A tall light blue flower stood near the spring and touched him with its broad shining leaves. Henry felt an overwhelming attraction for it. It drew him irresistibly. Around it grew innumerable flowers of every color. A delicious fragrance filled the air. But Henry had eyes only for the blue flower. He saw only it. Inexpressible tenderness filled his soul. He moved toward it. As he did so, it began to change. Its leaves became glossier and cuddled closely around the stem. The flower then leaned toward him, and within its petals, upon a great blue corolla, hovered a sphere, a delicate face, a being… “I am you.”… And then his mother woke him!
This blue flower, unveiled in a dream within a dream, in the innermost depths of the soul, speaks of the archetypal human being as both infinite yearning and as yearning for the infinite. To do so we must learn to think and speak in a new way. We must yearn infinitely. Such is human nature and the only foundation for philosophy. But we must be without expectations: we must renounce the infinite in our yearning. Our yearning must be without an object. Renouncing the infinite—renouncing the egotism that would make us commensurate with it and that places us under the illusion that we can master it—we may yet receive it from moment to moment as a gift, a grace, but our hearts must be open.
The flower itself is almost a new being, almost something added, an initiatory transformation. It seems detached from the earth, as if seeking to free itself from it and gravity and soar into the heavens like a butterfly. It has been said that a butterfly is a freed flower, a flower a fettered butterfly. The earth itself is like a flowering plant.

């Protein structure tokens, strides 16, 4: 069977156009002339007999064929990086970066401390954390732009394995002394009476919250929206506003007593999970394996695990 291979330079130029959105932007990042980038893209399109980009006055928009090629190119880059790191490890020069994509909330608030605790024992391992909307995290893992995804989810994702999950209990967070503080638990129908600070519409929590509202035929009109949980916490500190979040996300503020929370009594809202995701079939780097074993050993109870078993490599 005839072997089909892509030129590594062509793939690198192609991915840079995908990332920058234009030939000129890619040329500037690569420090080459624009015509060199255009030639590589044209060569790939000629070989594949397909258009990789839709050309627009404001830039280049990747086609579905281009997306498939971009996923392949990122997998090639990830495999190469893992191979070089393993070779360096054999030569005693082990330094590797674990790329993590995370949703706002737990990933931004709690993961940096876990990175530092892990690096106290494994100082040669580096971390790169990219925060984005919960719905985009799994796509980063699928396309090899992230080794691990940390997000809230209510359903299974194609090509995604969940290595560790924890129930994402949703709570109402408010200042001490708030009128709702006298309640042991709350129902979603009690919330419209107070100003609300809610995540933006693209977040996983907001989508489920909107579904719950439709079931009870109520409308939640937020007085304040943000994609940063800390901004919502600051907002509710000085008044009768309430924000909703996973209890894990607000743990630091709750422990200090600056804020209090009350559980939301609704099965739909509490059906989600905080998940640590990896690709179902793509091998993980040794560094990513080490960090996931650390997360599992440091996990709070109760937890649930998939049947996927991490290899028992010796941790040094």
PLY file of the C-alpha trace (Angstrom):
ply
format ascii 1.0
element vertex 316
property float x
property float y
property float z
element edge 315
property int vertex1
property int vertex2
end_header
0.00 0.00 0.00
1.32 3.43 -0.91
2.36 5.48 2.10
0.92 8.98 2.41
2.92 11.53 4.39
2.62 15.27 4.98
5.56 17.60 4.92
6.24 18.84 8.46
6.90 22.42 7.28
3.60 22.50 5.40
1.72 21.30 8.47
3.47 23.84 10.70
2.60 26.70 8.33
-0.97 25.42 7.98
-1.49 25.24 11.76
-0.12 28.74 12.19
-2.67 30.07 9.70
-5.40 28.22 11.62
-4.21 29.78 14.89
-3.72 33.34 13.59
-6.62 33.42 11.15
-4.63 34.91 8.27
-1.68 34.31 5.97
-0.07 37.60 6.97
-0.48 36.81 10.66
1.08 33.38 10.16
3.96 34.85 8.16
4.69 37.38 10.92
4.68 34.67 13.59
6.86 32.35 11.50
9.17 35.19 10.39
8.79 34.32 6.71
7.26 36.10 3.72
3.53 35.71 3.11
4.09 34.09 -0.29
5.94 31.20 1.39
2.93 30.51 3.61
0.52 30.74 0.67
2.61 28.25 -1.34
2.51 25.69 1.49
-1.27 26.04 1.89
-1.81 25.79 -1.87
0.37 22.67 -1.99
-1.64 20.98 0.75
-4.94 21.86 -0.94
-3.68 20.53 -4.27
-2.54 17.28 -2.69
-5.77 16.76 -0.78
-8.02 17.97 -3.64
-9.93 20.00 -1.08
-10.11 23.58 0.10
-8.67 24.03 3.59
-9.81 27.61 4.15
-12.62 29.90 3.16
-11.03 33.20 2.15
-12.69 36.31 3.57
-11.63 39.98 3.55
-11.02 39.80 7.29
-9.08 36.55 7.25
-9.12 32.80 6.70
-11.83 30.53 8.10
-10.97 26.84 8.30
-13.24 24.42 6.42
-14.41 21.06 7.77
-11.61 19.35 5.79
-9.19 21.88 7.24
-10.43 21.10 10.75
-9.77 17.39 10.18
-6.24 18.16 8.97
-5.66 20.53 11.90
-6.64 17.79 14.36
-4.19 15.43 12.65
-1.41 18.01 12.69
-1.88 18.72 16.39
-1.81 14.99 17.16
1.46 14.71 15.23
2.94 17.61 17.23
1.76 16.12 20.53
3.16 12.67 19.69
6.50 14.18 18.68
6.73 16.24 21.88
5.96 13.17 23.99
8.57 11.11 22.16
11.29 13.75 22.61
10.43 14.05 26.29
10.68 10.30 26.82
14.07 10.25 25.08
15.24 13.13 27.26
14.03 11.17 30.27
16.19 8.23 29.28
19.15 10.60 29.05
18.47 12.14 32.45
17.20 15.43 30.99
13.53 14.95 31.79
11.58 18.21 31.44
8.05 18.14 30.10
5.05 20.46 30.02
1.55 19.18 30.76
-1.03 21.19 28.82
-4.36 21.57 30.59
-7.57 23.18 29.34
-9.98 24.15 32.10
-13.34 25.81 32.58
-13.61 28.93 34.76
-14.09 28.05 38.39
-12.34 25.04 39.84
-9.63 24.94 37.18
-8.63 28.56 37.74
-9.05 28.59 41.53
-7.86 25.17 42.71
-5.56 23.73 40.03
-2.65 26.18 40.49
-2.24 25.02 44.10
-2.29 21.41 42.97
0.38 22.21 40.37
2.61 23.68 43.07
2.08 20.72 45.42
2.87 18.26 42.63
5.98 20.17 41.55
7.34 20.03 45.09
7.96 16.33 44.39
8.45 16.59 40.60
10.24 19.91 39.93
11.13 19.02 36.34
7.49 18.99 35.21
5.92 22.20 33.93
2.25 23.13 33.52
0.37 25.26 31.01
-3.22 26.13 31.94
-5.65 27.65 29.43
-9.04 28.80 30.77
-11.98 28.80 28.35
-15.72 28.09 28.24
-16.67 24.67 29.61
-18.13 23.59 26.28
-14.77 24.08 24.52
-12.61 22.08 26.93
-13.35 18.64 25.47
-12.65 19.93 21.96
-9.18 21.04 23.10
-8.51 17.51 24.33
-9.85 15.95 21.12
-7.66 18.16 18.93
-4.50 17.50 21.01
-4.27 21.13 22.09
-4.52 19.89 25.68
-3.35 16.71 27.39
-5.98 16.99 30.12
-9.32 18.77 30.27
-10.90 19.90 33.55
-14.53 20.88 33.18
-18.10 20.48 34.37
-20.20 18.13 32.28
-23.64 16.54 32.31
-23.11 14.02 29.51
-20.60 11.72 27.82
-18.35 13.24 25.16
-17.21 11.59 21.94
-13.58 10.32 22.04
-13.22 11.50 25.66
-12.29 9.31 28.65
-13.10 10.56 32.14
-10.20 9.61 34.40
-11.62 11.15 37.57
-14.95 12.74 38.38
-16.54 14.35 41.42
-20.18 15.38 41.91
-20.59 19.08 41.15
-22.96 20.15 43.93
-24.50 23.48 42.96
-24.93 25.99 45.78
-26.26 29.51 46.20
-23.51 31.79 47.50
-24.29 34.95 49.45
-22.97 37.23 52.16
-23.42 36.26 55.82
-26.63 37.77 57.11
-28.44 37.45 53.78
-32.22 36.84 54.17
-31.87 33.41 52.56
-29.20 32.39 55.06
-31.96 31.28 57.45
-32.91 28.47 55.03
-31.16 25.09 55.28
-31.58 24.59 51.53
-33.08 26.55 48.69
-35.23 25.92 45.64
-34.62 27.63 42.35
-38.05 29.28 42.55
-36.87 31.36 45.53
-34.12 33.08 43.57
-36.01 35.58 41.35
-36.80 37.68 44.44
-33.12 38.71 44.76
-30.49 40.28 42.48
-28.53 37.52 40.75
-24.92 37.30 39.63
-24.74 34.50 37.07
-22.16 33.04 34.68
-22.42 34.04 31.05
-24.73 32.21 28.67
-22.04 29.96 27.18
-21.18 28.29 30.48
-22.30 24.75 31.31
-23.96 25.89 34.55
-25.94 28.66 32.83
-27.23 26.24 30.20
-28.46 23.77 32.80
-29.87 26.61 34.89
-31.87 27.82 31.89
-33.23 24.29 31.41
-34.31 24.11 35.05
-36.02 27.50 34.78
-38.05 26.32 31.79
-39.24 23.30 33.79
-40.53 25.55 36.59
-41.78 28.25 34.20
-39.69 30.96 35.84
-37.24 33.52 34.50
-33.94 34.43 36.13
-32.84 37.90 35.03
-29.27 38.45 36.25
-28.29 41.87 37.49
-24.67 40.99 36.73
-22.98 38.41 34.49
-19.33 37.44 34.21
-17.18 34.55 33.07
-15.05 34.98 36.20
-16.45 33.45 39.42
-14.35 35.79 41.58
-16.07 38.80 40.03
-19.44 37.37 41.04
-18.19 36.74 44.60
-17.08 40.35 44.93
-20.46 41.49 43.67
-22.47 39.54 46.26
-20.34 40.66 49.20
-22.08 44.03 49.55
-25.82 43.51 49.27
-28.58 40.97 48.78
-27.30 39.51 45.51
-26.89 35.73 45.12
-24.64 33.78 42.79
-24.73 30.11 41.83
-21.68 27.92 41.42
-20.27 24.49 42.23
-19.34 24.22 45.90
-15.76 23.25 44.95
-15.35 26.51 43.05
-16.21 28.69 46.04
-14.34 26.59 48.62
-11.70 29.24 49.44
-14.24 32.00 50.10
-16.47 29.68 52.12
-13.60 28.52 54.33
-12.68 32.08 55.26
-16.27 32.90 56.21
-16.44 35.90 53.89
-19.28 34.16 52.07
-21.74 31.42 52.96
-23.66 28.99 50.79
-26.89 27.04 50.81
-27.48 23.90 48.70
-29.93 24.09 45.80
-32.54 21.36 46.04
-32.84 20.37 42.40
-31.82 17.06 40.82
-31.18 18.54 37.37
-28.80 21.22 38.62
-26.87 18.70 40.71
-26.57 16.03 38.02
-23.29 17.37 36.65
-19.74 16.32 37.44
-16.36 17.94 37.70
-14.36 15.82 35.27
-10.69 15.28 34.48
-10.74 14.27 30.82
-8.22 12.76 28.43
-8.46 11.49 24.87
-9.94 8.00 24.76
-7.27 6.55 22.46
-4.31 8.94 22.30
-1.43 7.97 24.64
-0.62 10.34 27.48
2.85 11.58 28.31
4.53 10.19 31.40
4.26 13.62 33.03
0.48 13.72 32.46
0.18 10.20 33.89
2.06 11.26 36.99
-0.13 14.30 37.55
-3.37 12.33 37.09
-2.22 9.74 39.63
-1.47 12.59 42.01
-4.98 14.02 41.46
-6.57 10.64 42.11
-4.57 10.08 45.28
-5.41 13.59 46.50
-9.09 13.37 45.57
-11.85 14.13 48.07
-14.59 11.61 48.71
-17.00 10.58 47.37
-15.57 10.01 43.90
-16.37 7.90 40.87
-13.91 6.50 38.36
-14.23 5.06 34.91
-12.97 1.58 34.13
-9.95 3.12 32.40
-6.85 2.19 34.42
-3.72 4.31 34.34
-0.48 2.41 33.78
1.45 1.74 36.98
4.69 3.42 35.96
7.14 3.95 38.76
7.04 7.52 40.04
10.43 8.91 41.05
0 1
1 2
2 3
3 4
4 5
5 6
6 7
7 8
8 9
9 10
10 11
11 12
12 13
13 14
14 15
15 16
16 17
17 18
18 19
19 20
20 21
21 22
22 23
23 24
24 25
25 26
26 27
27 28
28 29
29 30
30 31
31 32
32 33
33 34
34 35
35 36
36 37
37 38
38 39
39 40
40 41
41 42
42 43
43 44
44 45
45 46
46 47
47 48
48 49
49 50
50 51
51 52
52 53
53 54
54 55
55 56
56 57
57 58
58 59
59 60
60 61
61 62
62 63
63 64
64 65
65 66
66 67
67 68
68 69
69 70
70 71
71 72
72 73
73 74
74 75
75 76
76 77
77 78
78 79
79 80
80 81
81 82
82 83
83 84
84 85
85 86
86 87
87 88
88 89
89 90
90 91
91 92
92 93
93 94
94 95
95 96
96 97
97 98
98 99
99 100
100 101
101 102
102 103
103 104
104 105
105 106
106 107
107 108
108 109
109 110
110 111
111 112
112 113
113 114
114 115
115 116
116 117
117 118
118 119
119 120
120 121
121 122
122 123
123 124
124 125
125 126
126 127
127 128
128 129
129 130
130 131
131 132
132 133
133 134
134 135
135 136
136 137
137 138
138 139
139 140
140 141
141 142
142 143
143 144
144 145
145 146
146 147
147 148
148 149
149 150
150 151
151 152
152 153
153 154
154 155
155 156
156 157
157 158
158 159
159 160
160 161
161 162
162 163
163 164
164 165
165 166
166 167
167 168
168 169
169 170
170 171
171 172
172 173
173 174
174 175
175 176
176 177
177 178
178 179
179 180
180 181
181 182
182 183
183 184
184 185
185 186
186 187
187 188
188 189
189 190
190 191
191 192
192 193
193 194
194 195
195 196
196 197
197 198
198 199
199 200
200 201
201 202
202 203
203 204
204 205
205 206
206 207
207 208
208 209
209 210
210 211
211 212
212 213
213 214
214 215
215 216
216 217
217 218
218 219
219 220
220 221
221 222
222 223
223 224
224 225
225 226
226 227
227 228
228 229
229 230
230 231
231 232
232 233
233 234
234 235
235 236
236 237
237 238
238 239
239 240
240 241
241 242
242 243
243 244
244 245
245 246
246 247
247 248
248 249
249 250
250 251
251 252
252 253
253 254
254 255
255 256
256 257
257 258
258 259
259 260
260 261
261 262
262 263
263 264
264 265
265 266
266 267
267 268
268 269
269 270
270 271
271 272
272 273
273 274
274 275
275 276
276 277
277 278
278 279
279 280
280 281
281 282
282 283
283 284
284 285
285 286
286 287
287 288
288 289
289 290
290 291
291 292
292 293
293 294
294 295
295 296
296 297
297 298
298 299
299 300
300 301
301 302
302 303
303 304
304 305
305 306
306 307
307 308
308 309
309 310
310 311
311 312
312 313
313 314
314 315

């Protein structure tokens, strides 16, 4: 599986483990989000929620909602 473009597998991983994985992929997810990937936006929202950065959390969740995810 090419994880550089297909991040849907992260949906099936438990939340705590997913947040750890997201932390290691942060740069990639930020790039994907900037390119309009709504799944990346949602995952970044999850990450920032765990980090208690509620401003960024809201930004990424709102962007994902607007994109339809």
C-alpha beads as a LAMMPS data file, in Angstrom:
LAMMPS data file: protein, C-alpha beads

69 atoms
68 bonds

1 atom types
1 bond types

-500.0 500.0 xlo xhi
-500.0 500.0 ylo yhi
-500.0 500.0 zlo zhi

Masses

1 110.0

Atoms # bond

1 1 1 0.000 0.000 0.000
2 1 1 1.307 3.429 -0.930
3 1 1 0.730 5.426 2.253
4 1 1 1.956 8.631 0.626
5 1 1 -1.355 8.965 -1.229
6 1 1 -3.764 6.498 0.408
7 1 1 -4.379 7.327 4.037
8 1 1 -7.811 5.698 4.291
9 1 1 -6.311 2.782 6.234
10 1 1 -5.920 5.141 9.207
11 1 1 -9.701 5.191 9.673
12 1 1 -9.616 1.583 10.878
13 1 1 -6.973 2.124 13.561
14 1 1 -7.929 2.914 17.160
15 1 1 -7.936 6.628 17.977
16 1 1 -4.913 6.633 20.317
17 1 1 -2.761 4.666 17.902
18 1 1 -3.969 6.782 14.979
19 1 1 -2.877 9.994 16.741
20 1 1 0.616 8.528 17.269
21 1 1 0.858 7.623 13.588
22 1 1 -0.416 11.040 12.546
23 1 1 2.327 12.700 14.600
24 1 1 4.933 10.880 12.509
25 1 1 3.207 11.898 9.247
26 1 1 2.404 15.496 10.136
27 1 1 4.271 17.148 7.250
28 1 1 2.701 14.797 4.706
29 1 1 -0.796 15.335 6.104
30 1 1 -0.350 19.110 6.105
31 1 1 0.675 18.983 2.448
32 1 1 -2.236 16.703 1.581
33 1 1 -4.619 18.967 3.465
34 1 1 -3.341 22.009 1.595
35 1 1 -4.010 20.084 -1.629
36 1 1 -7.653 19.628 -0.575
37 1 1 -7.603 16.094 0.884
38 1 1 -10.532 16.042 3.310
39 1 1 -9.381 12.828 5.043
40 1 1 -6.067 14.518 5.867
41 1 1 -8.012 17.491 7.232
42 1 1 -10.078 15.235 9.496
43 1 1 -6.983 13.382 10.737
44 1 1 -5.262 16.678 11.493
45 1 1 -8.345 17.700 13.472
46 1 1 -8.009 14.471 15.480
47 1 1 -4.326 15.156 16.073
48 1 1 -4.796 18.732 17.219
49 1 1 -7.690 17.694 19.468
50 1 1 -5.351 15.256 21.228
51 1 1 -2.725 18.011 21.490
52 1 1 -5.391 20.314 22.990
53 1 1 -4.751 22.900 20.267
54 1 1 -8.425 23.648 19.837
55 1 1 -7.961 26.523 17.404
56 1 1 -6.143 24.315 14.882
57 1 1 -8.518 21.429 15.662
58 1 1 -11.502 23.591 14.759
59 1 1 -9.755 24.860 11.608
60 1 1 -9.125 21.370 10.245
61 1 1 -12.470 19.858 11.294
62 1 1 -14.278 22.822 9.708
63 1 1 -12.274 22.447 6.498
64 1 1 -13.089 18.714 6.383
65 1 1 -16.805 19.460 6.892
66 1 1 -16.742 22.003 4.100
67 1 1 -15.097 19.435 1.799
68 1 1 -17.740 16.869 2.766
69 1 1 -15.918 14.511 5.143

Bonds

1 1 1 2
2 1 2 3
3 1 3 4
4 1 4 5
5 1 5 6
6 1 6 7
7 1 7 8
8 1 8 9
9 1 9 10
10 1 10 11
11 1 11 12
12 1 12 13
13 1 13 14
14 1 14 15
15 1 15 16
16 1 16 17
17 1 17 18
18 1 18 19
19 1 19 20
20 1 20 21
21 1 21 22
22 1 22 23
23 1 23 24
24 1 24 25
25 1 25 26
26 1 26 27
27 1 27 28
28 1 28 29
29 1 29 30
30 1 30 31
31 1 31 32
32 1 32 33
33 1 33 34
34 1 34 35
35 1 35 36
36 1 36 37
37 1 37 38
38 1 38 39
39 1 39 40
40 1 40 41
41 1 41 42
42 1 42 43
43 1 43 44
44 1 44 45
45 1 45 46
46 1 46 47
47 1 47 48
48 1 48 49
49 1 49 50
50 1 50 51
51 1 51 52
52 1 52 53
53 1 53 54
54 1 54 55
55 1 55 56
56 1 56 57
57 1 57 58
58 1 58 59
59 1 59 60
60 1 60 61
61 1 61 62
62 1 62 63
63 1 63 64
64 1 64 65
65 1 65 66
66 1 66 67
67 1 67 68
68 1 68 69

As human beings increasingly gather mastery and deeper understandings of the workings of the material world, we are losing our capacity for compassion, love and blue reflective peace. We are losing the beautiful galaxies and star guided dark skies to artificial commercial illuminations. Increasingly worried parents hustle the kids and themselves home in front of galaxies of screens –television, ipods ,ipads, telephones and computers. Spending countless hours in front of one or the other screens and just before the dawn sets, fatigue prevails thus missing the most beautiful splendor of nature. Today we are emerging into an era where the traditions are being stretched to the breaking point by the progress of the social dialectic.
Our focus on materials is taking away awareness from simple beauty of every day life and causing cancerous worries. One wonders about potential extinction of our true peaceful blueness in current livings in the light of modern science, both physical and behavioral. These are just my thoughts but I would love to know what you think on this subject.
Daylight, full of small dancing particles and the one great turning, our souls are dancing with you, without feet, they dance.
Can you see them when I whisper in your ear?
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1. “Earthly and Celestial Flowers,” by Christopher Bamford in Parabola’s fall 2007